The word dram is a contracted form of the word drachma from Late Latin and Old French. In middle English the word was dragme. It was originally used to describe a minute quantity of something.
Druggists and apothecaries used the word dram as a unit of measurement meaning 1/8 of an ounce, or sixty grains.
The U.S customary system, which uses the Avoirdupois mass (weight) units, uses the dram (drachm) to mean 1/16 of an ounce, or 27.34 grains.
Notice that both the Apothecaries and the Avoirdupois systems use the grain as a basic unit of mass.
They both also have ounces, but as you can see, the relationship between grains and ounces is different in each.
In case you are wondering, the US Customary System and the British Imperial System are identical, except that they differ when it comes to units larger than a pound.
Similar to the British pound, when the value of coins was based on the actual amount of precious metal they contained, the word dram was sometimes used to describe a monetary unit, and still is today, in some countries, such as Armenia, where 100 Luma equals one Dram and there are dram coins valued from three up to 500 Dram.
In fact, dram as a way of describing money or treasure, is mentioned in the Bible in 1 Chronicles 29.7. There, the writer (which may have been Ezra), uses the word as a familiar way of describing an amount of treasure for “The service of the house of God” in the days of David:
And gave for the service of the house of God of gold five thousand talents and ten thousand drams, and of silver ten thousand talents, and of brass eighteen thousand talents, and one hundred thousand talents of iron. – (King James Version)
Later English Editions of the Bible sometimes replace the word dram with daric.
Later on in the bible, dram it is used to describe the Persian daric. The Hebrew words originally used were probably adarkon and darkemon and the Greek word for this was dareikos. This coin was currency among the Jews after their return from Babylon while under Persian domination. It was about 128 Troy grains (about 15 grams or 1/2 oz) and is one of the oldest, if not the oldest, coin mentioned in any written history.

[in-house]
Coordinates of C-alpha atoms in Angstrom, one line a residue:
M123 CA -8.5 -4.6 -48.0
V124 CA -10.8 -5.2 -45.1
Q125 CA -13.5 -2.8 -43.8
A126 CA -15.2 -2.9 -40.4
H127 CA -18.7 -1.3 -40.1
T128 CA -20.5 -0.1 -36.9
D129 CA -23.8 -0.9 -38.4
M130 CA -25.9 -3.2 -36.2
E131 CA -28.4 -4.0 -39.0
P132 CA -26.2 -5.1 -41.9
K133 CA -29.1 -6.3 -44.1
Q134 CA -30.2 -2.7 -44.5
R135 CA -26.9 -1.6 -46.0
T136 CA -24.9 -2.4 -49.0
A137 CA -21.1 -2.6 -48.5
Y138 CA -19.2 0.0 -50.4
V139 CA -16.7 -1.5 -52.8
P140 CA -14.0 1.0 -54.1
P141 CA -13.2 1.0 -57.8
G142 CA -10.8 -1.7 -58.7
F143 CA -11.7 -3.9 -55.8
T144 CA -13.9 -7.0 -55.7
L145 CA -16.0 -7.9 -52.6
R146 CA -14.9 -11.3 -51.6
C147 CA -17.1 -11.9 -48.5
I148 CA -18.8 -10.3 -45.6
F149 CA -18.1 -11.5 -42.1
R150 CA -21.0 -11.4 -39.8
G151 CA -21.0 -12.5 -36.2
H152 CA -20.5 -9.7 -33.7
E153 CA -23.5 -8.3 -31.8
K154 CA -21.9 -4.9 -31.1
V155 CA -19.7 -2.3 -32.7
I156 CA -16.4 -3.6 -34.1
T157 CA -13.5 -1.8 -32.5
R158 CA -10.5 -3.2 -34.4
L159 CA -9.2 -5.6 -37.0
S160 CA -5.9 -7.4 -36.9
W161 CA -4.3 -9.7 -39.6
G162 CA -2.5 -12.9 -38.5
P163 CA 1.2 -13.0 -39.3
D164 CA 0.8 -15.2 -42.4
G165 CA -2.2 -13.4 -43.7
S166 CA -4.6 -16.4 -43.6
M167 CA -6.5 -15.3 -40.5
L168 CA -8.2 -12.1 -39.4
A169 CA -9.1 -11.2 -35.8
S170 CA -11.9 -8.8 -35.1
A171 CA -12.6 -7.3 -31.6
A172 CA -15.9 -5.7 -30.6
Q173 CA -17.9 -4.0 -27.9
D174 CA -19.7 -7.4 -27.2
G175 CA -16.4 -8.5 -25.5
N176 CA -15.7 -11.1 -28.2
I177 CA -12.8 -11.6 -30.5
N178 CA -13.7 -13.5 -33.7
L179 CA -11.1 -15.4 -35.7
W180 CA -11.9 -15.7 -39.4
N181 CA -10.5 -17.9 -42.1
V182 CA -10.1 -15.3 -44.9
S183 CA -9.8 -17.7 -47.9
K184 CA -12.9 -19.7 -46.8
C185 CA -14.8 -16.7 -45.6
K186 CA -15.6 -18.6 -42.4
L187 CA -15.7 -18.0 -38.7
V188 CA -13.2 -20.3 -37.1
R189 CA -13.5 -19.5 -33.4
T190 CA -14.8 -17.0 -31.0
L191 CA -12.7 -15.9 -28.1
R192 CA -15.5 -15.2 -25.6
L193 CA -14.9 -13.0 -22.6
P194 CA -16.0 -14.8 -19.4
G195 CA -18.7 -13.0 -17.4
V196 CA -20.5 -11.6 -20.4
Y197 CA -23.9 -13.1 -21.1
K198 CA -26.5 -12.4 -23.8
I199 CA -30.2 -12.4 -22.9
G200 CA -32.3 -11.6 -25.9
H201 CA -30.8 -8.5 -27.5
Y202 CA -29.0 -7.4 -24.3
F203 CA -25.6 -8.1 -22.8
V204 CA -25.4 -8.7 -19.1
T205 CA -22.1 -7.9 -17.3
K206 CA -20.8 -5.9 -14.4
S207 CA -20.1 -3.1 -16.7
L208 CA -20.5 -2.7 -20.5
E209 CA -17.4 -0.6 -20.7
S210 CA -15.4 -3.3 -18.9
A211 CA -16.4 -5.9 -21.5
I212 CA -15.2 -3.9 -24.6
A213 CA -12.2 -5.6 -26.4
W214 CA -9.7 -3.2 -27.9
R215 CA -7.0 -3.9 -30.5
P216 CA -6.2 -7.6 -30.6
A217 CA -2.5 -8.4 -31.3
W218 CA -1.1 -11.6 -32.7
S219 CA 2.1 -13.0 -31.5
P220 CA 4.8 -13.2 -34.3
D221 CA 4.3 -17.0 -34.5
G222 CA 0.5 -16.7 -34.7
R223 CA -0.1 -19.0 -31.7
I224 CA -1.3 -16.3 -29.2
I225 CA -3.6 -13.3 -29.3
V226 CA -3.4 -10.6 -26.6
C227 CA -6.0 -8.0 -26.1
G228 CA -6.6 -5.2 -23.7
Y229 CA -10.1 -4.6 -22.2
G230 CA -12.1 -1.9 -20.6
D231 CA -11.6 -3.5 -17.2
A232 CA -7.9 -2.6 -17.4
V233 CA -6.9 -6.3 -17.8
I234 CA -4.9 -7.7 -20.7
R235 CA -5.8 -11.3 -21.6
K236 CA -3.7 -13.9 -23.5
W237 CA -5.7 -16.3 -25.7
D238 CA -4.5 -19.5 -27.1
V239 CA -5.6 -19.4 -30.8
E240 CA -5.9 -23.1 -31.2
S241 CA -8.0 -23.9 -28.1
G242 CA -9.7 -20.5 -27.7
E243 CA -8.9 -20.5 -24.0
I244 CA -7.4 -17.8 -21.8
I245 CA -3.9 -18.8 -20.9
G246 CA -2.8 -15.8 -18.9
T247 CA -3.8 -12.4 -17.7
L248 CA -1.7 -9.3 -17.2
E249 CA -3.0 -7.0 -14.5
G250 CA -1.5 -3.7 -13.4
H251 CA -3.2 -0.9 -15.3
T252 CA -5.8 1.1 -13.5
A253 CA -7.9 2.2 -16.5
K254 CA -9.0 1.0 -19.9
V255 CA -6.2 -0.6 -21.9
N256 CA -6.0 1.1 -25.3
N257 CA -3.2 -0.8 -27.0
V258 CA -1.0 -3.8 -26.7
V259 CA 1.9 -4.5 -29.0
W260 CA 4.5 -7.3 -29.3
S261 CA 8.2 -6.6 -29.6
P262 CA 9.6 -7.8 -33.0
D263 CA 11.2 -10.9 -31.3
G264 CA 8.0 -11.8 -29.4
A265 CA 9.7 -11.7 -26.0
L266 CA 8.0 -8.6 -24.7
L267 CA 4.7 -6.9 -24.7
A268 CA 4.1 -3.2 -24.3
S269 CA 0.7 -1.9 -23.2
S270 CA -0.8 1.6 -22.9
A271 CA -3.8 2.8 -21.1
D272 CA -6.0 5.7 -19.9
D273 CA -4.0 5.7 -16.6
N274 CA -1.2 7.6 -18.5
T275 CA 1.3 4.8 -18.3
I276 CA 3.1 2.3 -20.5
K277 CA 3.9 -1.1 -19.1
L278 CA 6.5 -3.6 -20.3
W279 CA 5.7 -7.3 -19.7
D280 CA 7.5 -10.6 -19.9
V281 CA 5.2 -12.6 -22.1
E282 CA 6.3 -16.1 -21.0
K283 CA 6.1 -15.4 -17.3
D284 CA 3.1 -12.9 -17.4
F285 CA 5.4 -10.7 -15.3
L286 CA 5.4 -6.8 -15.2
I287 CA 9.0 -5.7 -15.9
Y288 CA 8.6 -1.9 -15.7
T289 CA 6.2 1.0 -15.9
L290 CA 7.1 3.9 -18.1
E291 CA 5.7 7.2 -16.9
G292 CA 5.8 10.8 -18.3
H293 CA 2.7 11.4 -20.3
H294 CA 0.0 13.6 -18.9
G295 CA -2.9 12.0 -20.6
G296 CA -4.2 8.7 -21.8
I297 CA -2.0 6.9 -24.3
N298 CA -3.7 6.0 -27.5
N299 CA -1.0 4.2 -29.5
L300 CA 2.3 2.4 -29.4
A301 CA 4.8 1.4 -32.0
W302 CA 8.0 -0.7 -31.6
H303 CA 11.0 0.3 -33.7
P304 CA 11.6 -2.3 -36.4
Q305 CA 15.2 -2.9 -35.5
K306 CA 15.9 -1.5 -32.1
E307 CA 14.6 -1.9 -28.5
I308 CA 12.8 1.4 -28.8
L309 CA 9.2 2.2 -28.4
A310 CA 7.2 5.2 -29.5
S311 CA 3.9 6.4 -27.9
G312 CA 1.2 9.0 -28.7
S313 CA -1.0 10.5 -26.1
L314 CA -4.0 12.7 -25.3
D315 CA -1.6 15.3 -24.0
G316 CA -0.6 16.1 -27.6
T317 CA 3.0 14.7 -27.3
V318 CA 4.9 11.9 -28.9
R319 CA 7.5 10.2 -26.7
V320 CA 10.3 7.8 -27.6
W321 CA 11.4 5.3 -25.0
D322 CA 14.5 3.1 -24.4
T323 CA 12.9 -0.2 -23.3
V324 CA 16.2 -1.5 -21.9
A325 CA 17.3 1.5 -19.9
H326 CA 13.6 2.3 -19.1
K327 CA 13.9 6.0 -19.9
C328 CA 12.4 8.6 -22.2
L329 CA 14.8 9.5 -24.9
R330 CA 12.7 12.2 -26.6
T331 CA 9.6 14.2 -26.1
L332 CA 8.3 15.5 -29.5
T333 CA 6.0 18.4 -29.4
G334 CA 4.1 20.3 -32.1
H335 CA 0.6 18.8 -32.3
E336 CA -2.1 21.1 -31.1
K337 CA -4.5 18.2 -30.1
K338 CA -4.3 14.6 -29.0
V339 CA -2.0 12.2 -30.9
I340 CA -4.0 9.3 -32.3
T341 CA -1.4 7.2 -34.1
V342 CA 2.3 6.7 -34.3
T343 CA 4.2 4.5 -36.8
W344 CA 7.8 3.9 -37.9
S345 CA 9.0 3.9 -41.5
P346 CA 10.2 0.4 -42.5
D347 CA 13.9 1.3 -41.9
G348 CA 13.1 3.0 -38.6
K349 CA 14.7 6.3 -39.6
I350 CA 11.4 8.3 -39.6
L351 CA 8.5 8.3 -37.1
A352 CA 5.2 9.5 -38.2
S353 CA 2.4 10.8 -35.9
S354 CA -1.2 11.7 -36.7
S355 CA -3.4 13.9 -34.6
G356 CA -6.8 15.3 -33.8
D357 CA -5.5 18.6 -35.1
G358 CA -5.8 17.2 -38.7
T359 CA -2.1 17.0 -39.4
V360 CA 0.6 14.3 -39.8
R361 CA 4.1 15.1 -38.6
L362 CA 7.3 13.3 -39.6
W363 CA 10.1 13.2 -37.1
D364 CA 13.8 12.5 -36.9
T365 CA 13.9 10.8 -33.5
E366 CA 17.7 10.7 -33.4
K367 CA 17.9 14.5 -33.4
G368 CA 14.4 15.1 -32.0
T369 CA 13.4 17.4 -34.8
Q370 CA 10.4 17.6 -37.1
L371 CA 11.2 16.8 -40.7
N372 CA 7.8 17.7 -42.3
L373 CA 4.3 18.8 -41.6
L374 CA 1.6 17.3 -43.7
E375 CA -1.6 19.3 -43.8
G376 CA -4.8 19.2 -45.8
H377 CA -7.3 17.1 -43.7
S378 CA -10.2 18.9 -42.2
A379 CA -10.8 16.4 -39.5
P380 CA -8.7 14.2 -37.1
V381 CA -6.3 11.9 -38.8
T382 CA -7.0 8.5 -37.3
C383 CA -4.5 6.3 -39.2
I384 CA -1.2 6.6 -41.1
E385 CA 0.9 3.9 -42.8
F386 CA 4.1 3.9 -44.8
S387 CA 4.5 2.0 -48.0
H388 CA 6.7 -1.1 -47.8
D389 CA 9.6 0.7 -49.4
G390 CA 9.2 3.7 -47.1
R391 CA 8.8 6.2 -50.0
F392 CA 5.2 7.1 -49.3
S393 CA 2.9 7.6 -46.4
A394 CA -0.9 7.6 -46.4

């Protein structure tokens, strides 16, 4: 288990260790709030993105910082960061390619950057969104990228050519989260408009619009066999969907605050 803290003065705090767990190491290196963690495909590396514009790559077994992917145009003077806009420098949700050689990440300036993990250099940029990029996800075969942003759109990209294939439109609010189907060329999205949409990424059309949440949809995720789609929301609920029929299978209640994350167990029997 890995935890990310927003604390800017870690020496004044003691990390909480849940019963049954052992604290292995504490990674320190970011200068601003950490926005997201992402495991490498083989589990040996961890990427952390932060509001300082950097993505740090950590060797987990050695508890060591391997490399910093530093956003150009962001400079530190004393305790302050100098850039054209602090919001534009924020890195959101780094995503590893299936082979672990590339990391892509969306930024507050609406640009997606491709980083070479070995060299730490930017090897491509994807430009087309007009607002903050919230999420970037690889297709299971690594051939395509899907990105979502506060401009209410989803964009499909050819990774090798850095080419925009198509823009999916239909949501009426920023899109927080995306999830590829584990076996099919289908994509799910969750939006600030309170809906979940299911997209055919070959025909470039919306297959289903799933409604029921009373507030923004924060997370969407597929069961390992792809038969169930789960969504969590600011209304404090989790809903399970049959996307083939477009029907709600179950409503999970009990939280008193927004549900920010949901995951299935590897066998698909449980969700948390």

For instance, in the book of Ezra 2.69:
They gave after their ability unto the treasure of the work three-score and one thousand drams of gold, and five thousand pieces of silver, and one hundred priests’ garments.
Dram is also mentioned in Ezra 8.27.
And also in Nehemiah 7.70-72:
And some of the chief of the fathers gave unto the work. The Tirshatha gave to the treasure a thousand drams of gold…
There are several more mentions through verse 72.
Although the word dram was originally used colloquially to mean a small quantity of anything, it eventually came to be used primarily to describe an amount of liquid of drink, specifically the amount of liquid drunk all at once. For instance, you might have heard, “I’m dying of thirst, can you give me a dram of water?”
At some point, during the 1800’s, dram came to refer only to spirits, rather than any drink and a dram was both the drink itself, such as whiskey, or the act of drinking it. So, to dram was to drink drams, usually referring to small drinks, such as taking a “dram of brandy.” A person who imbibed regularly was known as a dram-drinker.
Dram is often thought of as a Scottish word and is found in the name of the Scotch Whiskey liqueur, Drambuie and liqueurs were also called sweet drams.
The word was also used to name a Jamaican allspice flavored rum liqueur, called Allspice dram, Jamaican dram, or Pimento dram.